Influence of Antecedent Soil Moisture and Rainfall Rate on the Leaching of Nitrate and Phosphate from Intact Monoliths of Agricultural Soil
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The export of nitrogen (N) and phosphorus (P) from agricultural catchments is a major problem worldwide. The export of these nutrients is largely driven by storm events, and the hydrologic response of catchments varies within and between storm events. Antecedent soil moisture and rainfall rates have both been shown to affect the discharge and nutrient export from agricultural catchments, but their relationship to nutrient export is not fully understood. Currently, there are no studies that examine the leaching of both nitrate and phosphate from soil pools under the combined influence of differences in soil moisture and rainfall rates. The objectives of this study were to examine the combined effect of antecedent soil moisture and rainfall rates on the hydrologic response of soil and the export of nitrate and phosphate from the soil. The approach used intact soil monoliths in two experiments to first characterize the hydrologic response of the soil, and secondly to assess how the hydrologic response of the soil affects the leaching of nitrate and phosphate from soil pools. Differences in antecedent soil moisture and rainfall rates influenced both the amount of discharge and the hydrologic flow paths in the soil. As was expected, antecedent soil moisture governed the depth of discharge, with more discharge (runoff ratios= 0.89 to 0.91) produced by wet soil and the least runoff produced by dry soil (runoff ratios= 0.08 to 0.14) although this was not affected by the rainfall rate. Instead, rainfall rates predominantly affected hydrologic flow paths in the soil, with preferential flow at the beginning of the leaching period under high intensity rainfall (especially in wet soil), and predominantly matrix flow occurring under low intensity rainfall. The rainfall intensity did not appear to affect discharge volume. The mass of both nitrate and phosphate exported was higher under low intensity rainfall, ranging from 11.2 to 60.1mg/mU+00B2 and 77 to 4980μg/mU+00B2, respectively and from 0.9 to 34.4mg/mU+00B2 and 18.4 to 732μg/mU+00B2, respectively under high intensity rainfall. Antecedent soil moisture was significantly positively correlated with the depth of discharge produced, which also had a significant positive relationship with the mass of nitrate and phosphate exported (Spearman’s ρ= 0.75 to 0.81, p= <0.001), with greater masses of both nutrients exported from wet soil than dry soil. Soil moisture had contrasting influences on the nitrate concentrations in leachate, where nitrate concentrations and soil moisture were negatively related under low intensity rainfall and positively related under high intensity rainfall. Concentrations of phosphate in leachate were more variable, with no clear relationship to soil moisture, discharge, rainfall rate or soil phosphate pools. Antecedent soil moisture and the rainfall rate have a combined influence on the concentration of nitrate in leachate and an influence on the mass of both nitrate and phosphate exported. Although different hydrologic flow paths (matrix, preferential) were observed under the variable antecedent conditions and rainfall rates, this did not appear to affect nutrient fluxes from soil. This may be related to available nutrient pools and distributions in the soil in the current study. Understanding of the influence of flow types on the export of soil nutrient pools requires further study in a lab and a comparison of the breakthrough of nitrate and phosphate from soil pools with that of a conservative tracer (chloride). Nutrient and tracer breakthrough could then be compared to the hydraulic conductivity of the soil and the progression of the wetting front to fully understand the flow paths occurring and their effect on nutrient leaching.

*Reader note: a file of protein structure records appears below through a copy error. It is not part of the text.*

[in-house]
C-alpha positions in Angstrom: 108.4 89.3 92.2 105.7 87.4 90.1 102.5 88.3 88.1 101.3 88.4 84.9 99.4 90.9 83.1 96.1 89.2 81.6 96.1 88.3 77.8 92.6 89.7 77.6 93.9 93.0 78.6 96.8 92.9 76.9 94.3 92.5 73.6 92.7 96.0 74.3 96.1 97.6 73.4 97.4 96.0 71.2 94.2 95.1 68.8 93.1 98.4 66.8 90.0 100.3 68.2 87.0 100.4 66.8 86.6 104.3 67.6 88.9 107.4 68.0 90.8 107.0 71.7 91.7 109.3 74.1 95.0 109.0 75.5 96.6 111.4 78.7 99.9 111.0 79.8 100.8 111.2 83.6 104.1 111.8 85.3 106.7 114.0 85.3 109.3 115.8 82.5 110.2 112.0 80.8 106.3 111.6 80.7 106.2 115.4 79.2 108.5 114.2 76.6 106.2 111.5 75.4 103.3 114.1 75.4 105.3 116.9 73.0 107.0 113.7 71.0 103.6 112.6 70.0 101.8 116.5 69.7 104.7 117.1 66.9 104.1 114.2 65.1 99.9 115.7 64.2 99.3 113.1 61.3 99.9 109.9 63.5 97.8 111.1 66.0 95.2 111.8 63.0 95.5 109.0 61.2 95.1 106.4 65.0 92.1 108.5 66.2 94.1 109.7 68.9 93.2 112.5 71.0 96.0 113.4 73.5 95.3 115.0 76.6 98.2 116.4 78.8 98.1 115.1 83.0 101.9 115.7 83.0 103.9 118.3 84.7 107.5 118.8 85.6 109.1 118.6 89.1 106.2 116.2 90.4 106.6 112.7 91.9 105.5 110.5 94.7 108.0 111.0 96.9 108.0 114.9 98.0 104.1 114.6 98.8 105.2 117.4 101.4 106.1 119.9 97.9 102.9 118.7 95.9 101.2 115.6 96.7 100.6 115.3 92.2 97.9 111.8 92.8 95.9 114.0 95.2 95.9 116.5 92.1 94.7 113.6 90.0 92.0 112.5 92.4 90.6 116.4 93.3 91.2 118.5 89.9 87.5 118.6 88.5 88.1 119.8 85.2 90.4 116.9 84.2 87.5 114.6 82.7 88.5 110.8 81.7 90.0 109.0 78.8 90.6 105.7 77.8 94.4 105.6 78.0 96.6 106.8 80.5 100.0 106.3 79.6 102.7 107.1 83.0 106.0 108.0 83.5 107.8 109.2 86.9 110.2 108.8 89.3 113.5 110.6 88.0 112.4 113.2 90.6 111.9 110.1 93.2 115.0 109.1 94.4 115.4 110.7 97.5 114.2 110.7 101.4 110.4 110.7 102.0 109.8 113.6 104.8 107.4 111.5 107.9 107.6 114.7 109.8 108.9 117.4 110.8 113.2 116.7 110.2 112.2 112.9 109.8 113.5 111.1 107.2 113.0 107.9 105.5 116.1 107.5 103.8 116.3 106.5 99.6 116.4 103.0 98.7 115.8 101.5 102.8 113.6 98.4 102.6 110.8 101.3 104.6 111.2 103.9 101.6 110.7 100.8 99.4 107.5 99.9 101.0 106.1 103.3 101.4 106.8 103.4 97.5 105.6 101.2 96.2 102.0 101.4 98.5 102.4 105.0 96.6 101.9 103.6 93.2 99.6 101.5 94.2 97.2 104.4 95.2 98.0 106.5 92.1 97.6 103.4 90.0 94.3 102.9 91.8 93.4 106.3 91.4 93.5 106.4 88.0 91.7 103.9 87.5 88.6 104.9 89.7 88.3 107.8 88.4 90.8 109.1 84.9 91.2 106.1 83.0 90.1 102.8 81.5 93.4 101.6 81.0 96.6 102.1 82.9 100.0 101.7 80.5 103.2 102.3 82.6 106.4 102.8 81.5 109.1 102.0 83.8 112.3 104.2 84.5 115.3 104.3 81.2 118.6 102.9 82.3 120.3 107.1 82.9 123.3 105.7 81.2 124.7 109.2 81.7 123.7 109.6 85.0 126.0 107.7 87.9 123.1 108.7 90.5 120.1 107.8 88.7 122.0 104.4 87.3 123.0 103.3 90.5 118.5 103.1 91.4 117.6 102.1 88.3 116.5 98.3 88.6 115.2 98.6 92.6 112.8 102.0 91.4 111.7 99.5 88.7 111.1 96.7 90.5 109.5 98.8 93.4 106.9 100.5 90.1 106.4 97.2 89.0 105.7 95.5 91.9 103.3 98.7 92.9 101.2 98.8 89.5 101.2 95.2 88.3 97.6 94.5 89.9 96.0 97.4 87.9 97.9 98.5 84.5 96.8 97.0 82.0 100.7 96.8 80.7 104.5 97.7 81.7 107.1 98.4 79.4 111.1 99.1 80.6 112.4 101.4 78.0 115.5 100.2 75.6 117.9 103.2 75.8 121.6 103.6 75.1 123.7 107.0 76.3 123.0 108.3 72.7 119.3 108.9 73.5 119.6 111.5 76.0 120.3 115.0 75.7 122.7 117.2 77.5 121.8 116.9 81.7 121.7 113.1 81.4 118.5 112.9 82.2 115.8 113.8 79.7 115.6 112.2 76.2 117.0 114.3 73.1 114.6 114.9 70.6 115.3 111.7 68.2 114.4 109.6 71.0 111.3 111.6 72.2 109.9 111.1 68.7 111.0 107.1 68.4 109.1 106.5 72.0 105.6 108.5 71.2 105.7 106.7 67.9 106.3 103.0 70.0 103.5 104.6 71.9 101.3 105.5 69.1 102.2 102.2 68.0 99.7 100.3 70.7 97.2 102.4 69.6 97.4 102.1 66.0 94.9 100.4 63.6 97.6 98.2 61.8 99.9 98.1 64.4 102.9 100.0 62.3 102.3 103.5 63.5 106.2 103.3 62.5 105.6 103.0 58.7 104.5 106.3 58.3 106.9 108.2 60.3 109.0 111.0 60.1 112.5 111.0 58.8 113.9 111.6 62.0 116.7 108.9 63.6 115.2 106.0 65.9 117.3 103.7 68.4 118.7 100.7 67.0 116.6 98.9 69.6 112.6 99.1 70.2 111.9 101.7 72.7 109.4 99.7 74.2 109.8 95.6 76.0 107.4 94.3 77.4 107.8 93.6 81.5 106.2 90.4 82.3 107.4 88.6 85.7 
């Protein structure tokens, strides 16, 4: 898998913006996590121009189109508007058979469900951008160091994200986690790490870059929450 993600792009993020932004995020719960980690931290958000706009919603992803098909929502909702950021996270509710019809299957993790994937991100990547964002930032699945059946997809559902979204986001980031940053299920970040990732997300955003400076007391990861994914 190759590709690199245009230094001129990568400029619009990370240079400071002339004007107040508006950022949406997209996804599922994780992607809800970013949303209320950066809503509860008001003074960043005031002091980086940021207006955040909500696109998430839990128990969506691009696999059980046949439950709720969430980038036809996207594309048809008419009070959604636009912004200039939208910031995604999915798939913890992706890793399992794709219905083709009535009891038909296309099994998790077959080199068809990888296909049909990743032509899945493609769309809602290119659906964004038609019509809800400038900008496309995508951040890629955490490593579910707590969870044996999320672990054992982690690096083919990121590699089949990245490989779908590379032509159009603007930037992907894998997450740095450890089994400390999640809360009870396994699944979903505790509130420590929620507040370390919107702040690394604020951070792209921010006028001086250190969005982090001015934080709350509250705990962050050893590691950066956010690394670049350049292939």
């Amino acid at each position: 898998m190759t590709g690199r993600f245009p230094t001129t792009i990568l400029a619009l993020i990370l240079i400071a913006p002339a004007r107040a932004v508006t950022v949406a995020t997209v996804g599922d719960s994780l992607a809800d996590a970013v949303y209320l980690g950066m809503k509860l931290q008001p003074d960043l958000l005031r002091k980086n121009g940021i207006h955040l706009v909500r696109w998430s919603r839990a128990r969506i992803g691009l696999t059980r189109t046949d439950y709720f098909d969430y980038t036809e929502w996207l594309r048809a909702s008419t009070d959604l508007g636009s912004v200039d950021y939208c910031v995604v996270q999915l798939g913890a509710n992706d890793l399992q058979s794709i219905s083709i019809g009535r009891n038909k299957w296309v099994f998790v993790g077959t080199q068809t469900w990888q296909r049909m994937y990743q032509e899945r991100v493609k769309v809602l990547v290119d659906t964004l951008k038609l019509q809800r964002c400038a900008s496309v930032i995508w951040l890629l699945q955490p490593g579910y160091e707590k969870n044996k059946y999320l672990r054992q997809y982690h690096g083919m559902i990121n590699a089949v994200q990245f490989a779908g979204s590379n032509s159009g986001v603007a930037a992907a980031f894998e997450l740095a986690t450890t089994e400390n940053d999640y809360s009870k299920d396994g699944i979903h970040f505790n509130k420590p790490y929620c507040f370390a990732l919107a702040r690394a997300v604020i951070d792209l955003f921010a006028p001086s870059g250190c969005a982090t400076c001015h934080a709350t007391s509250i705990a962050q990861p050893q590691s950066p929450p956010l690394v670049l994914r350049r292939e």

Cite this work
Miranda Paige Linscott Lewis (2010). Influence of Antecedent Soil Moisture and Rainfall Rate on the Leaching of Nitrate and Phosphate from Intact Monoliths of Agricultural Soil. UWSpace. http://hdl.handle.net/10012/5177